(Sukanya with her sister Geetha)
Thursday, April 14, 2005
Geetha Sridhar is jovial and chatty as she searches through the video cassettes in the corner of the sitting room in her comfortable terraced house in Fulham, south west London. She's trying to find a tape of her sister Sukanya's Doordarshan interview, broadcast earlier this year. Sukanya has been ill, but has recovered enough to face an informal interview. Do I want anything? Tea? Coffee?
The video is found and played, while Geetha pops down to the kitchen and doors creak and click, as female figures glide and murmur peripherally. On the small screen an ordinary looking woman interviews an extremely glamorous one about the latter's film career. The interview is conducted in Tamil but, as with Hindi, there are helpful bursts of English to guide the novice. There are also fascinating film clips, indicating a prolific and varied output.
Something, probably an urgent whisper from her bossy big sis, prompts Sukanya Ramesh to enter the room. Vanakkams and smiles are exchanged and, gentlemen, the camera does not lie. Sukanya is also graceful, elegant and soft-spoken - a credit to Indian womanhood.
Geetha joins us with tea and snacks and sends Sukanya to fetch what turns out to be a very impressive CV.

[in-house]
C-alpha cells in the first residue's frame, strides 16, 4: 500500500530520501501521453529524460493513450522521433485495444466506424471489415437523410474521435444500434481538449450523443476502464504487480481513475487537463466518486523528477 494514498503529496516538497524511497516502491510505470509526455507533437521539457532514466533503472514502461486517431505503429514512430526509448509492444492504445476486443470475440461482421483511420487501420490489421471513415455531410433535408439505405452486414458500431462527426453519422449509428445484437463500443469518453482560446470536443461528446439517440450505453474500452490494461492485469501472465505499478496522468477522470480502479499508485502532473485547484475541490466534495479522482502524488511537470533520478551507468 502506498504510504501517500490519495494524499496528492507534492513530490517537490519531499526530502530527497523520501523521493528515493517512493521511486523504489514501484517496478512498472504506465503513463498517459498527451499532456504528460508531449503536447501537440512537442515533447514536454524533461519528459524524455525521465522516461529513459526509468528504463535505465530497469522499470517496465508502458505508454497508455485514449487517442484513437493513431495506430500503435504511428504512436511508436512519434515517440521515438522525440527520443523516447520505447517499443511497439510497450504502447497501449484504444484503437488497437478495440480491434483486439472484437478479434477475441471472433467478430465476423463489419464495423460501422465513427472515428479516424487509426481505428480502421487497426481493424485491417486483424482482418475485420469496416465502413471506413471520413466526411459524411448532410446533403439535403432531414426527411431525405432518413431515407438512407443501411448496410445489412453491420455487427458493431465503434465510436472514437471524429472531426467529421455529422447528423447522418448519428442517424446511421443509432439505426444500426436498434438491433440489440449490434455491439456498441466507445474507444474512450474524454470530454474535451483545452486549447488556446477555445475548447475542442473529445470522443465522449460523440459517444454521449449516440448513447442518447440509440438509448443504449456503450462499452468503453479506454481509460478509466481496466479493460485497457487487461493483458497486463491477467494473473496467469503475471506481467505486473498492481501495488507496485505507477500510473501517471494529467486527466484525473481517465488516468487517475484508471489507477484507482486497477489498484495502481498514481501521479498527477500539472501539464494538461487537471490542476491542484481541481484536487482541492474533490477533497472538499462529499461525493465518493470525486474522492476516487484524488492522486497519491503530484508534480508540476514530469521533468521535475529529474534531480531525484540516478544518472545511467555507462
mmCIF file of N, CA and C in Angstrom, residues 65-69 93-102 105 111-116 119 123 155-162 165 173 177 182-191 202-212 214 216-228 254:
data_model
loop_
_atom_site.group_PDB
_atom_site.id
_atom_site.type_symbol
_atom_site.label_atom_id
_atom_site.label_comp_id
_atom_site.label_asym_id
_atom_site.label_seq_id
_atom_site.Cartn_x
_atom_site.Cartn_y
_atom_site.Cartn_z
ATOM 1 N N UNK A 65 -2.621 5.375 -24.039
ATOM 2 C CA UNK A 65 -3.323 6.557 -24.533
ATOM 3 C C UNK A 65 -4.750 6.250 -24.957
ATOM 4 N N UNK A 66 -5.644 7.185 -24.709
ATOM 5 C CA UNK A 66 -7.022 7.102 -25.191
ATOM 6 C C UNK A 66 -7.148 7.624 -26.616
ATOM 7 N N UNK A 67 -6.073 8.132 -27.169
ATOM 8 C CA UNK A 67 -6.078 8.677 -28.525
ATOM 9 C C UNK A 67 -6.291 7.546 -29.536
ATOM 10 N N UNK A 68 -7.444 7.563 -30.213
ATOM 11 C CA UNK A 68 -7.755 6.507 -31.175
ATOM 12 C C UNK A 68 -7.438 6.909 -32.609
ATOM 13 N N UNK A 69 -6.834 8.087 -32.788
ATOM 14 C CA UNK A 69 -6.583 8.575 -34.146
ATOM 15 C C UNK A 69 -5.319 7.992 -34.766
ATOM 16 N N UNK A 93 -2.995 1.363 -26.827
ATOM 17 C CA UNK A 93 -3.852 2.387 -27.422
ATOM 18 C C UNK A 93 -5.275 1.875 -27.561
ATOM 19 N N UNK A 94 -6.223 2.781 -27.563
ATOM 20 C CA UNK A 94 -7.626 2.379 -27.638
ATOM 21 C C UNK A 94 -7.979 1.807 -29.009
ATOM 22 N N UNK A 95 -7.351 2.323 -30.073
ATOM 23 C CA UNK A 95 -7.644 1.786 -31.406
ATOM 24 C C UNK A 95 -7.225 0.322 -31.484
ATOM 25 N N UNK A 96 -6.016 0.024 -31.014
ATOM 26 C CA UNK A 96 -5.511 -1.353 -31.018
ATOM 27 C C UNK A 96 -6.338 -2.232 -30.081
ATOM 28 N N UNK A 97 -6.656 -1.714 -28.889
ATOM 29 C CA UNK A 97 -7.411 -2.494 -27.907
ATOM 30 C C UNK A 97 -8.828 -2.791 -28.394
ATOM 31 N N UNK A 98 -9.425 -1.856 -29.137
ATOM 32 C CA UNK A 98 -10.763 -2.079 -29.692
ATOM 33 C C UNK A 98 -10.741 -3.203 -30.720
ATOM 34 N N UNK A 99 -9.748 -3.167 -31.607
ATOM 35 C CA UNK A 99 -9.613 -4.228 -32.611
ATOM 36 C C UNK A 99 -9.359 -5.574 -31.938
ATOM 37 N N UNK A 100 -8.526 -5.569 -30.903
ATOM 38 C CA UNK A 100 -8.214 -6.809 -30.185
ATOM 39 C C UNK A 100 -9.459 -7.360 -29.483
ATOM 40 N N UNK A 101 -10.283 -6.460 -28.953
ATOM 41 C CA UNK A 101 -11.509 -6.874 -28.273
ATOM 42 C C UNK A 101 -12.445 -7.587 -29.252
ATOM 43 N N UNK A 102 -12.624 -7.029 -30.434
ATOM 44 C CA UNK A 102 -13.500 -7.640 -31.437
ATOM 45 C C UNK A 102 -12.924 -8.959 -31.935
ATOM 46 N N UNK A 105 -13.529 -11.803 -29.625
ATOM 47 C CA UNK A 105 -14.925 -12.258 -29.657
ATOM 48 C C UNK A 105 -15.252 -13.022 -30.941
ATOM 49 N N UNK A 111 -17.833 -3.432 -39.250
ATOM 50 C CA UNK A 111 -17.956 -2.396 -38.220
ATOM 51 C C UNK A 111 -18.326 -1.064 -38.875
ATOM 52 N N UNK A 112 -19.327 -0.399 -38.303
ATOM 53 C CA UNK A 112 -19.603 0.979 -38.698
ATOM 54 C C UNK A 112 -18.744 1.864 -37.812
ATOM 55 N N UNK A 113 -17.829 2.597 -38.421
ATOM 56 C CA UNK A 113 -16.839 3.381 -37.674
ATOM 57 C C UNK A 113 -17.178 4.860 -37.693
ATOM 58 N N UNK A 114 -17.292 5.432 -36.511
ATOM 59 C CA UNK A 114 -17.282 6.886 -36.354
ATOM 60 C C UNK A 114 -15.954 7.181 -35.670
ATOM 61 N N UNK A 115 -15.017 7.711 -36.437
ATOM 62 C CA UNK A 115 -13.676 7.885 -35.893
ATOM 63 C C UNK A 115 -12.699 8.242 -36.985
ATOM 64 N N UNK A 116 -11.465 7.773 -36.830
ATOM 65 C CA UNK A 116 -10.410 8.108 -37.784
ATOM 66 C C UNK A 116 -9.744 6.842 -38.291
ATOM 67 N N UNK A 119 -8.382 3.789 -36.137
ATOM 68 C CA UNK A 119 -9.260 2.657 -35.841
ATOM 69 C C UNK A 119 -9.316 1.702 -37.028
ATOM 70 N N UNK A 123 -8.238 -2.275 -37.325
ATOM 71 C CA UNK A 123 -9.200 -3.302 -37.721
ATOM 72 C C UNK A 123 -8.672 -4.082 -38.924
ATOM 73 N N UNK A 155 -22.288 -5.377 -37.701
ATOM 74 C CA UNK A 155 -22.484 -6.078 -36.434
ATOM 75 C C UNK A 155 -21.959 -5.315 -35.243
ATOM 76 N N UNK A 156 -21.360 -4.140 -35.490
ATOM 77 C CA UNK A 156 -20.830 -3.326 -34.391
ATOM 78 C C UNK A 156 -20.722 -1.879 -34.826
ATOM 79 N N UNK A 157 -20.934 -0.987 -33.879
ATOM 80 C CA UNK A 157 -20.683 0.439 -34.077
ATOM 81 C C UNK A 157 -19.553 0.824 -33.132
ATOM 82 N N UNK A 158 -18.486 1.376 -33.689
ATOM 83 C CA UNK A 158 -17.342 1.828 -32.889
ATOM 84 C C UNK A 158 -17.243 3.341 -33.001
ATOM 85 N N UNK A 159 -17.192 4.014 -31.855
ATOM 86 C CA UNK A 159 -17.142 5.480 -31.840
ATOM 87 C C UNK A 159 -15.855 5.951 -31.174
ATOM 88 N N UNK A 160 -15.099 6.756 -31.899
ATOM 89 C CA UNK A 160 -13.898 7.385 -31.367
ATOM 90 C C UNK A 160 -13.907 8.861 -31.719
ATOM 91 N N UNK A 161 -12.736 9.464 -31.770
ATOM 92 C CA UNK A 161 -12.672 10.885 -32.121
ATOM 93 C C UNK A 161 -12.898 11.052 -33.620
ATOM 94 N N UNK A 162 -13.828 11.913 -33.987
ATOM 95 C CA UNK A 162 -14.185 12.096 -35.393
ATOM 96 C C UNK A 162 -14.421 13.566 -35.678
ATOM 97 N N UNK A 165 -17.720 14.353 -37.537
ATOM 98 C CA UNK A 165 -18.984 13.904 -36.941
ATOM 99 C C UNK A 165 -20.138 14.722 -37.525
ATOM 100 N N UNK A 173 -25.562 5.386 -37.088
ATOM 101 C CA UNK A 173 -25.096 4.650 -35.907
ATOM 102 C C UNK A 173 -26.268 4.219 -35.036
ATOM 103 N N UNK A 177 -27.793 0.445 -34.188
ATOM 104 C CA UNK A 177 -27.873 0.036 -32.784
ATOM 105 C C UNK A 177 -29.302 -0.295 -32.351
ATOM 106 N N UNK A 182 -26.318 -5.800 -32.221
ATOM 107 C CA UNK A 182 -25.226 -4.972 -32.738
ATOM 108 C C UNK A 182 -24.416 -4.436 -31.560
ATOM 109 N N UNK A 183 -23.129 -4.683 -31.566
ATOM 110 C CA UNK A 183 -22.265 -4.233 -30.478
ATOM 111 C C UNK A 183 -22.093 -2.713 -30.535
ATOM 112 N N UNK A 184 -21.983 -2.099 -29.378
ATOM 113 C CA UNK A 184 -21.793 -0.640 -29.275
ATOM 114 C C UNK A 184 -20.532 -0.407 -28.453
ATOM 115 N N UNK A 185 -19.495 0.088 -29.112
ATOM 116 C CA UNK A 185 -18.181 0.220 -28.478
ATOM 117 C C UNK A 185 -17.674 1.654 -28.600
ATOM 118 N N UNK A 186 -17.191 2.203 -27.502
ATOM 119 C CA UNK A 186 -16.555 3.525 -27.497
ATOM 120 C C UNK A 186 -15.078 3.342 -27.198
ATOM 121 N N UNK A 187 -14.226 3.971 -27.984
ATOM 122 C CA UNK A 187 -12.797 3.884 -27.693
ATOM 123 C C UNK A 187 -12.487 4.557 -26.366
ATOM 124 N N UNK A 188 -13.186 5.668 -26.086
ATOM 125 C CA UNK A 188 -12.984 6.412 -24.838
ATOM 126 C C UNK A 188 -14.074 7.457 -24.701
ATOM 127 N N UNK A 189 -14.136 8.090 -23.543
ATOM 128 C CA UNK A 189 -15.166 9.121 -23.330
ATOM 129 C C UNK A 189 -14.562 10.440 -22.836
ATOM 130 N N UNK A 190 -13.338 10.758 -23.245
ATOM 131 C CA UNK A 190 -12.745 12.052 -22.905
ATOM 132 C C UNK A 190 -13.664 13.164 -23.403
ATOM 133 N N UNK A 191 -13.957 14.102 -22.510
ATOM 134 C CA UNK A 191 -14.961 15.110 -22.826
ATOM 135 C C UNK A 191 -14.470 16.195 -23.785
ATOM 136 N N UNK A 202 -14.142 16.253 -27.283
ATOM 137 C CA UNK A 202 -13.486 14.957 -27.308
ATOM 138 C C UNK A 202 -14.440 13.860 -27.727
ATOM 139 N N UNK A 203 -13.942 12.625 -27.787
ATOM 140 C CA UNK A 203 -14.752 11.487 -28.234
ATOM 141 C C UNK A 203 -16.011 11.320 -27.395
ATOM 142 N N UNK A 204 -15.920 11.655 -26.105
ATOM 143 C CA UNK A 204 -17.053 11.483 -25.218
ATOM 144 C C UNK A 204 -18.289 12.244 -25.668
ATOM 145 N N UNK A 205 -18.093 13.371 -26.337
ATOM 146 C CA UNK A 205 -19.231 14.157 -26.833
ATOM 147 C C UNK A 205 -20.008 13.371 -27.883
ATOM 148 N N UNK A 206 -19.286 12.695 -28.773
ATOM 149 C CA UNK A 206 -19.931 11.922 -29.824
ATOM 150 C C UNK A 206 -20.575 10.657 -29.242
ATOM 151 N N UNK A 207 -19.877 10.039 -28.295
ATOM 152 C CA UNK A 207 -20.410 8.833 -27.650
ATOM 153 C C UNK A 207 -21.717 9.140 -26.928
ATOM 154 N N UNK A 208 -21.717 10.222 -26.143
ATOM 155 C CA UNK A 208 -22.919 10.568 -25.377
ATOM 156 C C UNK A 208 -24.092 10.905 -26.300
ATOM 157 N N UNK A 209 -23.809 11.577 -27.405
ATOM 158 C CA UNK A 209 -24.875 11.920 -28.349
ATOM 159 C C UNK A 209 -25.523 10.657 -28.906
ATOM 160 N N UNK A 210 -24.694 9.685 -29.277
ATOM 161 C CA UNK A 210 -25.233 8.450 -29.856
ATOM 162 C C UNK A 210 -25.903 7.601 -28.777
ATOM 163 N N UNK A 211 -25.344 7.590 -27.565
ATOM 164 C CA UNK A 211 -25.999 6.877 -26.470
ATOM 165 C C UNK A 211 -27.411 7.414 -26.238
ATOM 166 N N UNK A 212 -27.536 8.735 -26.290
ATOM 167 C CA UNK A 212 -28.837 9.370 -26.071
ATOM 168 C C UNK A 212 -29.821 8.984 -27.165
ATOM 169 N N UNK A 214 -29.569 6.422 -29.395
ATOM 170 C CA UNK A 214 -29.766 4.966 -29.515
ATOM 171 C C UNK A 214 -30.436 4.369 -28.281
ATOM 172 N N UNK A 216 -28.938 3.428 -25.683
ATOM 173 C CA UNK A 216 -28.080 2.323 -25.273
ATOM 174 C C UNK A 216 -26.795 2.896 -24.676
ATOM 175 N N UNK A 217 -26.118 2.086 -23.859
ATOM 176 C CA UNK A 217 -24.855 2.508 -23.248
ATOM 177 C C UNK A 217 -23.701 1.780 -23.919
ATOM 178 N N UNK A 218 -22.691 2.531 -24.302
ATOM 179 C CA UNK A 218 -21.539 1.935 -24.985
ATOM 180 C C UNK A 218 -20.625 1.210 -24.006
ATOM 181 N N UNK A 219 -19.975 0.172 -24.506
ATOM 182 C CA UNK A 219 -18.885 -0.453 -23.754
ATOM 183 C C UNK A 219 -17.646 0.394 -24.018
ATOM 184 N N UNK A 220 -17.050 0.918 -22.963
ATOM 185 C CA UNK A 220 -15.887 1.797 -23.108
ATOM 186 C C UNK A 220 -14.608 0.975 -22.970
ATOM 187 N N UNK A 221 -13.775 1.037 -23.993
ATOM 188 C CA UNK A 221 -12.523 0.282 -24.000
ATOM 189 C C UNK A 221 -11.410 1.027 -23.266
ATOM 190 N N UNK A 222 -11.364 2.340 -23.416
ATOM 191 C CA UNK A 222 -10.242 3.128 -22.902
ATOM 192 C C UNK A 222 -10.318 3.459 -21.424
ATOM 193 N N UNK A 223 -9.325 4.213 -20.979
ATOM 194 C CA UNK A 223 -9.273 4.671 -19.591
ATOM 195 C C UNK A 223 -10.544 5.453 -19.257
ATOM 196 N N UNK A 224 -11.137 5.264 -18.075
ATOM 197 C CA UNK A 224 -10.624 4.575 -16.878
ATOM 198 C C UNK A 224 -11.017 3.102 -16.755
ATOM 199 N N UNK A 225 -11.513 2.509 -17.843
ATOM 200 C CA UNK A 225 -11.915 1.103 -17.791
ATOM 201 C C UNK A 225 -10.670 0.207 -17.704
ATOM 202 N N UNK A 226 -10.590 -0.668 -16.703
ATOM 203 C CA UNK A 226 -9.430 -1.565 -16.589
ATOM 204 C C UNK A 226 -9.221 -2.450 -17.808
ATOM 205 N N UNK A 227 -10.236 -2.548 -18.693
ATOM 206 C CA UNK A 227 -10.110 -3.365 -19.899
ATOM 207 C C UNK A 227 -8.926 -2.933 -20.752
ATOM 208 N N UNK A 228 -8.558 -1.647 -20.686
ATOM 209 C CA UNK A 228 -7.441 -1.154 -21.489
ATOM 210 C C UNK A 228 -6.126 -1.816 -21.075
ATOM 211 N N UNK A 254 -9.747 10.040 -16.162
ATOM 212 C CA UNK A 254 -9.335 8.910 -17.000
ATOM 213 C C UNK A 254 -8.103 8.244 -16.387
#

Sukanya has appeared in 70 films, in the four regional languages of Tamil, Telegu, Malayalam and Kannada. Four of them have won National awards, including the Kamal Hasan starrer Indian (1996), which was dubbed into Hindi and retitled Hindustani. Sukanya was given Best Actress awards from the Tamil Nadu State Government for the films Chinna Gounder, Sentamizh Paatu, and Solaiamma. The State Government also recognised her service to the arts by conferring upon her the title of Kalaimamani.
It's this remarkable track record that I had just seen documented by Doordarshan. Sukanya explains that the hour-long TV special, with its many costume changes, was filmed on one day 'from eleven until seven.' Such was the DD team's enthusiasm that they returned early next morning to capture a rare dawn sequence, with the sun rising over the Bay of Bengal, on the beach near the artist's family home in Besant Nagar, Chennai. 'We are very lucky to live by the beach,' Sukanya adds, explaining the visuals. 'I often practise my dancing there.'
While Geetha dives back into the video collection, we talk about Sukanya's TV work. She has appeared in many serials, again in all four of the main south Indian languages. It's clear that she relishes negative roles rather than what she calls 'the goody heroine,' these characters having an element of Shakti. But 'My Mom used to get scared,' Sukanya says. 'She would ask "What are you going to do this week?" '
The mythological genre continues to flourish, and Sukanya plays a daughter of Ravana in the Tamil serial Indrajit. A Telegu drama, Bhakta Rama Das, in which she plays Mahalakshmi, is 'yet to come on screen.'
Geetha fishes out the tape of Thakadimitha she has been looking for. This is a new concept - a Bharathanatyam game show. Sukanya presents the programme, broadcast internationally on Jaya TV. 'All the famous dancers of Chennai have come as judges,' she says. 'I have shot for three months in advance, since the reach is very good.'
Watching the video, Sukanya proves to be an excellent presenter, addressing the camera calmly and clearly, with none of the fake enthusiasm typically employed by game show hosts the world over.